The Pros and Cons of Crossfit

I will admit right from the start that any judgments and opinions I have regarding crossfit are all made from someone who has never experienced Crossfit firsthand. Everything I know of it comes from what I have seen in photos, YouTube clips and commercials, as well as conversations with friends and teammates.

From what I understand, Crossfit is primarily strength and conditioning to the point of failure, or near failure. According to our dear friend Wikipedia, “Crossfit is a strength and conditioning brand that combines weightlifting, sprinting, gymnastics, powerlifting and rowing.”

The classes, again, according to Wikipedia, are about 10 to 20 minutes in length, and involve “constantly varied, high intensity, functional movement.”

This in some respects can be beneficial, as Crossfit can be used to create a baseline for your level of fitness. Also, when you think about it, it’s a wonderful way to train for a possible impending zombie apocalypse, where one can imagine your survival is dependent on a series of explosive fits of sprinting, lifting, and bodyweight exercises such as pull ups.

What I am concerned about is this- Crossfit I feel is more beneficial as a supplemental training for an athlete, rather than the primary training for your average treadmill running, weekend warrior. Again, I am commenting as an outsider, but it sounds like there is little instruction and supplementary training to lay a solid foundation of good technique before everyone is pushed to failure. People have a tendency to sacrifice form for repetition, especially in a competitive setting, which can seriously injure a person.

It’s a lot like training “MMA” as opposed to training Jiu Jitsu, and then taking a Muay Thai class, then attempting to combine the two. When you build the solid foundations of each respective discipline, it may take a little longer in the beginning, but there is good solid technique that was developed in each respective discipline which will lead to a more effective blending later in training. When someone just trains “MMA” they don’t understand that blending, which more often than not leads to poor form, because there was no solid foundation of good technique to build from.

That’s is how I feel about Crossfit: what are your thoughts?


Filed under Training

6 responses to “The Pros and Cons of Crossfit

  1. As someone who has trained at one CrossFit location, I can only comment on the practices of that one box. I had a 2-week on-ramp, and they taught me basic movements. Anything that came up in WODs after that was also reviewed and practiced before the workout, after the warm-up. While there are prescribed weights for the workouts, they would most definitely lower those if they thought we couldn’t do it, or couldn’t keep proper form. They were ALWAYS harping on us about form and posture, which I loved. If we got lazy, they would either yell at us to stop being lazy, tell us to stop completely, or lower the weight.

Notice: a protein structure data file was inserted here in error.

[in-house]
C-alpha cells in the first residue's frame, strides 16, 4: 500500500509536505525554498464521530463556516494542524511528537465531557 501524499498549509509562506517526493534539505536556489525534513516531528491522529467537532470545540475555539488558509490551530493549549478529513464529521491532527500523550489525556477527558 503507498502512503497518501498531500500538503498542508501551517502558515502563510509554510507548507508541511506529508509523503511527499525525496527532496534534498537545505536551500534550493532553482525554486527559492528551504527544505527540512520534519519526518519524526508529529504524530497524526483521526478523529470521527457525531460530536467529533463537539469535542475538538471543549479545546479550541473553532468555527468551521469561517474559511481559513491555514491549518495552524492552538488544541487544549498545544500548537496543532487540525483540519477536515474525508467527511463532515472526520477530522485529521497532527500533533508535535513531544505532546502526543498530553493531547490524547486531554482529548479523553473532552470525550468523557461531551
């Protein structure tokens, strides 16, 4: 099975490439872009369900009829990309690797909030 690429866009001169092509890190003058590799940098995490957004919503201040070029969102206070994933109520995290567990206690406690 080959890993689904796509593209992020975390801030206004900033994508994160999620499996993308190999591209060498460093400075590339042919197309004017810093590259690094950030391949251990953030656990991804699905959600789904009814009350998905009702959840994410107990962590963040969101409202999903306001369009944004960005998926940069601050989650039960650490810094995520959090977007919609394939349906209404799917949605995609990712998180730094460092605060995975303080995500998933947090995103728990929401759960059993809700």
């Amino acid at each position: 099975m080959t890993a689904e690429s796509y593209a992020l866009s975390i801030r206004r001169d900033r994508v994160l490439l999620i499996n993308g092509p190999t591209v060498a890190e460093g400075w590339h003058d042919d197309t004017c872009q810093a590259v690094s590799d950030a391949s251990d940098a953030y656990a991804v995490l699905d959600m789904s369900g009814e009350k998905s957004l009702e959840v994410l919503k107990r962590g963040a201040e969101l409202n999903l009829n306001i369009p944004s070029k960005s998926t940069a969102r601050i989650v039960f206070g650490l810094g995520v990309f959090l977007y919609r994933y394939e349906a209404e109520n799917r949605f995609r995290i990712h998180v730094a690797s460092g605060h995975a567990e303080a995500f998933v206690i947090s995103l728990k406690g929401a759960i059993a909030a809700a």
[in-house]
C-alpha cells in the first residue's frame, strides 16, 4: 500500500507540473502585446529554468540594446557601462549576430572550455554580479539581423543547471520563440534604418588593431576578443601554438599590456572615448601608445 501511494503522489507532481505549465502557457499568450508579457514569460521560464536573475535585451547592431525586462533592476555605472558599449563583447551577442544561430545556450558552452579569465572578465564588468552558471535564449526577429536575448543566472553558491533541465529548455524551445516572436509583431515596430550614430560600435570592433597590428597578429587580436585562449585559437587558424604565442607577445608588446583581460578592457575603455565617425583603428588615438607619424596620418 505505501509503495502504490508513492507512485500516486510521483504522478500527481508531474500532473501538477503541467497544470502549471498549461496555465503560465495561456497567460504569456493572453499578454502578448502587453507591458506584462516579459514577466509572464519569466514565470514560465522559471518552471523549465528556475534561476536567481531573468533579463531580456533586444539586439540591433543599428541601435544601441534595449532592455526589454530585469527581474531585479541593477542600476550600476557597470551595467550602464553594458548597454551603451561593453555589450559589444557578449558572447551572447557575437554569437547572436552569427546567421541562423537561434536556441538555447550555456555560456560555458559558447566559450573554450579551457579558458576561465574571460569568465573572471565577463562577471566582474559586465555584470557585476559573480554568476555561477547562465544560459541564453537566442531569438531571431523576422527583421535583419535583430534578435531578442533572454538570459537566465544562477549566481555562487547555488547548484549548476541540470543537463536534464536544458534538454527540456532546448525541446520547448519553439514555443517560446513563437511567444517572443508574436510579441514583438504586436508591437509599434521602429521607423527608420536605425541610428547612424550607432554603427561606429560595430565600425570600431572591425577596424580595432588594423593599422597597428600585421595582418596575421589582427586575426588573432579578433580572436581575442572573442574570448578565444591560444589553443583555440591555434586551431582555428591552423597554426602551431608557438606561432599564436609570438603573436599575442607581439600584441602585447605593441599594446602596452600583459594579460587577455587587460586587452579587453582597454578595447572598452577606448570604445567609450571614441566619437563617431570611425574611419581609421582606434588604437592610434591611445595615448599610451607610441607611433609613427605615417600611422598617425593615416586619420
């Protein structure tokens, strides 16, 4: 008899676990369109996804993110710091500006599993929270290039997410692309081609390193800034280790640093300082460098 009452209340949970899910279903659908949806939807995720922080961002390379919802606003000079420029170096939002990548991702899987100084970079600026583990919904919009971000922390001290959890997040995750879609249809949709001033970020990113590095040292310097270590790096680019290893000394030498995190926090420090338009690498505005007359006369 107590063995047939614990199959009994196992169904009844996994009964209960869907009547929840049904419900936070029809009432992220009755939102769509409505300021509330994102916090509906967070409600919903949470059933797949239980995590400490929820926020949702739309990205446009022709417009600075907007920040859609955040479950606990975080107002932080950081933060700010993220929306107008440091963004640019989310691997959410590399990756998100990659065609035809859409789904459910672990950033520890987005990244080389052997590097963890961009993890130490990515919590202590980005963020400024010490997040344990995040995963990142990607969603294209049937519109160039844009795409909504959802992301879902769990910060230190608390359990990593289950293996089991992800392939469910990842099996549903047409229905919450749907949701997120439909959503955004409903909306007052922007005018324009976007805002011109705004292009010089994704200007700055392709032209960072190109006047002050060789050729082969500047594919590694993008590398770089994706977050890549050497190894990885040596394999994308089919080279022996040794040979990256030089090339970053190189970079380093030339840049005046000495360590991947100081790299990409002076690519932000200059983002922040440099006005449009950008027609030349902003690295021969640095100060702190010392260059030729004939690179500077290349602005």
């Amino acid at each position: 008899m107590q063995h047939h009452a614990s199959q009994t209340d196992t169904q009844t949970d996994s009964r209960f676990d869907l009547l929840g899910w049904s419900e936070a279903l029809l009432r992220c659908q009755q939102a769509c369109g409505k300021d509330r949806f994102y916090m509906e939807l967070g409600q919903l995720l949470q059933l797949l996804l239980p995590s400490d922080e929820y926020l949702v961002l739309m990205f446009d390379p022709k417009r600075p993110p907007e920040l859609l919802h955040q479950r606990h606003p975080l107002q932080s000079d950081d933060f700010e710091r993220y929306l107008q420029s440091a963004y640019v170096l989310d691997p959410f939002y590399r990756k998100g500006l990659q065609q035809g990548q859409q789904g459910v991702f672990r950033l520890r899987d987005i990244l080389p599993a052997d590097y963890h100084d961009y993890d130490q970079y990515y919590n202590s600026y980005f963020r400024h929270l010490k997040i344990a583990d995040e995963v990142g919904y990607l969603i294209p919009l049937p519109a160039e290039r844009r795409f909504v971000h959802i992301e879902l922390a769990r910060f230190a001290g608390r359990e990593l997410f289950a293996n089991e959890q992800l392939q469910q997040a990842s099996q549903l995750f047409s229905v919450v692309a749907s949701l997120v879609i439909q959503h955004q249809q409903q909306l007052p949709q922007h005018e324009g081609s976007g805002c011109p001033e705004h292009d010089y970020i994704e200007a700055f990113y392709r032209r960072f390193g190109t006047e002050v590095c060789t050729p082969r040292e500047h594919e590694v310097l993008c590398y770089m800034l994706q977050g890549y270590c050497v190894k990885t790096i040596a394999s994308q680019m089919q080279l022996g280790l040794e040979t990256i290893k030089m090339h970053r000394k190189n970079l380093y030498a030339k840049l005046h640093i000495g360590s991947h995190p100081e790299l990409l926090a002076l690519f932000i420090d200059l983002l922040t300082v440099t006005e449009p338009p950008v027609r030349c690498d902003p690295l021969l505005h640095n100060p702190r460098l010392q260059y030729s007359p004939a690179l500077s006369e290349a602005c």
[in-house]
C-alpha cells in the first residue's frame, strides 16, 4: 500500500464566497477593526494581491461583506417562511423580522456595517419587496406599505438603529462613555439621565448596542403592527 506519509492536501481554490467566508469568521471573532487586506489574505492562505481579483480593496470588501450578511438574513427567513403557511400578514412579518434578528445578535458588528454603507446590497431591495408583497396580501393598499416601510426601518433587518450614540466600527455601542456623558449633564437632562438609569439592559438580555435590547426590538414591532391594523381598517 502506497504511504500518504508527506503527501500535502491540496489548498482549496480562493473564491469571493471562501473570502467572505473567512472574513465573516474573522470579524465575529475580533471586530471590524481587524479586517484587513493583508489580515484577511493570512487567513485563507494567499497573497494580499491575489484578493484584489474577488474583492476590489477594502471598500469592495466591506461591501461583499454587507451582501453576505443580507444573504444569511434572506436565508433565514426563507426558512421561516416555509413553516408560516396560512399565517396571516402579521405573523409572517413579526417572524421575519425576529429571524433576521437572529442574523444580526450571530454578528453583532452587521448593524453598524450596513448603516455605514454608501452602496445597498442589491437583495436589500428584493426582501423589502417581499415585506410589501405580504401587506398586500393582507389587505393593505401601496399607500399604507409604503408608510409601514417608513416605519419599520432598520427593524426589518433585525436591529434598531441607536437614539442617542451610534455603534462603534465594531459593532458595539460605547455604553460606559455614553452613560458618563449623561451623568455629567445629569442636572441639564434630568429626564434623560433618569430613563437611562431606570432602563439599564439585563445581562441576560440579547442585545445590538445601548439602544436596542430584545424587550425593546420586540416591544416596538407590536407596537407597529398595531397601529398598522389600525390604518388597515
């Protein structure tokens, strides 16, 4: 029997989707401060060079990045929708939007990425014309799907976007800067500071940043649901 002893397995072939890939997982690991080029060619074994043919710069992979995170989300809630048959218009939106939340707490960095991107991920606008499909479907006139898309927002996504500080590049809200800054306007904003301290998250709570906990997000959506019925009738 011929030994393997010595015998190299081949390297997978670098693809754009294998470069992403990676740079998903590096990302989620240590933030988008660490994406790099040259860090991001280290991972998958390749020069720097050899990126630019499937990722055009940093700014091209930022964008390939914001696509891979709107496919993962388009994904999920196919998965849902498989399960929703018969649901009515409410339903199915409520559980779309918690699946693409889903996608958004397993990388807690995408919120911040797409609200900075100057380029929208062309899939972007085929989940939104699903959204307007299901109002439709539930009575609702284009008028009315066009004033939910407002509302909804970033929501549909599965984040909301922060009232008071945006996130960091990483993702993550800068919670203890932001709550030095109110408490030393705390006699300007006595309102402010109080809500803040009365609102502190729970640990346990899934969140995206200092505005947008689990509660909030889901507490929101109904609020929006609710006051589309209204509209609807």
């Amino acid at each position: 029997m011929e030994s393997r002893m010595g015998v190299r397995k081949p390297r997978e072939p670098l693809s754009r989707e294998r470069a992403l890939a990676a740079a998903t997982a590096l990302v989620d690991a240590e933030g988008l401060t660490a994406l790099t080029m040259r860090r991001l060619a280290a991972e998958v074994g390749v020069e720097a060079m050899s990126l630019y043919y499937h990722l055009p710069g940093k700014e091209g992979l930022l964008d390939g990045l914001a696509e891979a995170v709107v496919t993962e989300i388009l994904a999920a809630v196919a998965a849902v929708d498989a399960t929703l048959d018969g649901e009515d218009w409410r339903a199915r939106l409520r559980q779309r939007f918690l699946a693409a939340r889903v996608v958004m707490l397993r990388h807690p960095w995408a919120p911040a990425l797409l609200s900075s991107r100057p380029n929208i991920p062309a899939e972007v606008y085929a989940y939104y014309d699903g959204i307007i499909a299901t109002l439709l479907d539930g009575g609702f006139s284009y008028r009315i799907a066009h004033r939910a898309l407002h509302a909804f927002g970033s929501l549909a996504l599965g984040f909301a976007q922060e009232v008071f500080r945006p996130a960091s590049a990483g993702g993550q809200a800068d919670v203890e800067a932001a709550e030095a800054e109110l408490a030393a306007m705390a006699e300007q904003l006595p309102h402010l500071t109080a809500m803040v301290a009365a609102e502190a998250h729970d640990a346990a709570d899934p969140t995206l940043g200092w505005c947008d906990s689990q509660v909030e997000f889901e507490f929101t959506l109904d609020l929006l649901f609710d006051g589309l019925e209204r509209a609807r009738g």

Furthermore, the point of CrossFit is not to be an expert at any one thing. It’s to be well rounded in as many areas as possible, so that if you try something new, you will likely be better than the other average gym rat who is also trying that new thing.

    • I’ve done Crossfit workouts, though not at a box. The idea behind it is good and works… provided you have intelligence in training, basic movements, planning, recovery, periodization, deloading, etc. Aparna’s box sounds like a good one. It’s when people become obsessed with getting better at Crossfit WODs for the sake of being better at Crossfit WODs or when everything, everyday, is a push-to-the-limits type of workout that there can be problems.

      CF WODs aren’t usually done to “failure” — they’re often to a time goal with AMRAP (as many reps as possible), to a distance goal, or with a prescribed weight for prescribed reps. The time/ weight/ reps may be very difficult to finish, but it isn’t necessarily to failure (“failure” being the point at which you could not complete another rep even if it were the Zombie Apocalypse). Although, just because a WOD isn’t to failure doesn’t mean that it won’t wreak you for a good long while afterwards…

  2. I recently started a Crossfit boot camp in February, prior to I was a treadmill runner and would occasionally attempted to play with gym machines. I absolutely LOVE Crossfit. In just this month alone, going twice a week I’ve noticed a change in my body shape, I feel stronger and firmer. The workout moves are simple and if your body isn’t able to meet the skill set then the coaches scale it back (make adjustments) to where you are able to participate. Although the moves are simple they buuuurrrnn! A good burn. I would highly recommend Crossfit to any and everyone who wants results!

  3. I’ve never tried crossfit, but the person I normally ask for advice when it comes to strength and conditioning had this to say, linking to this article. Recently there was also this thread.

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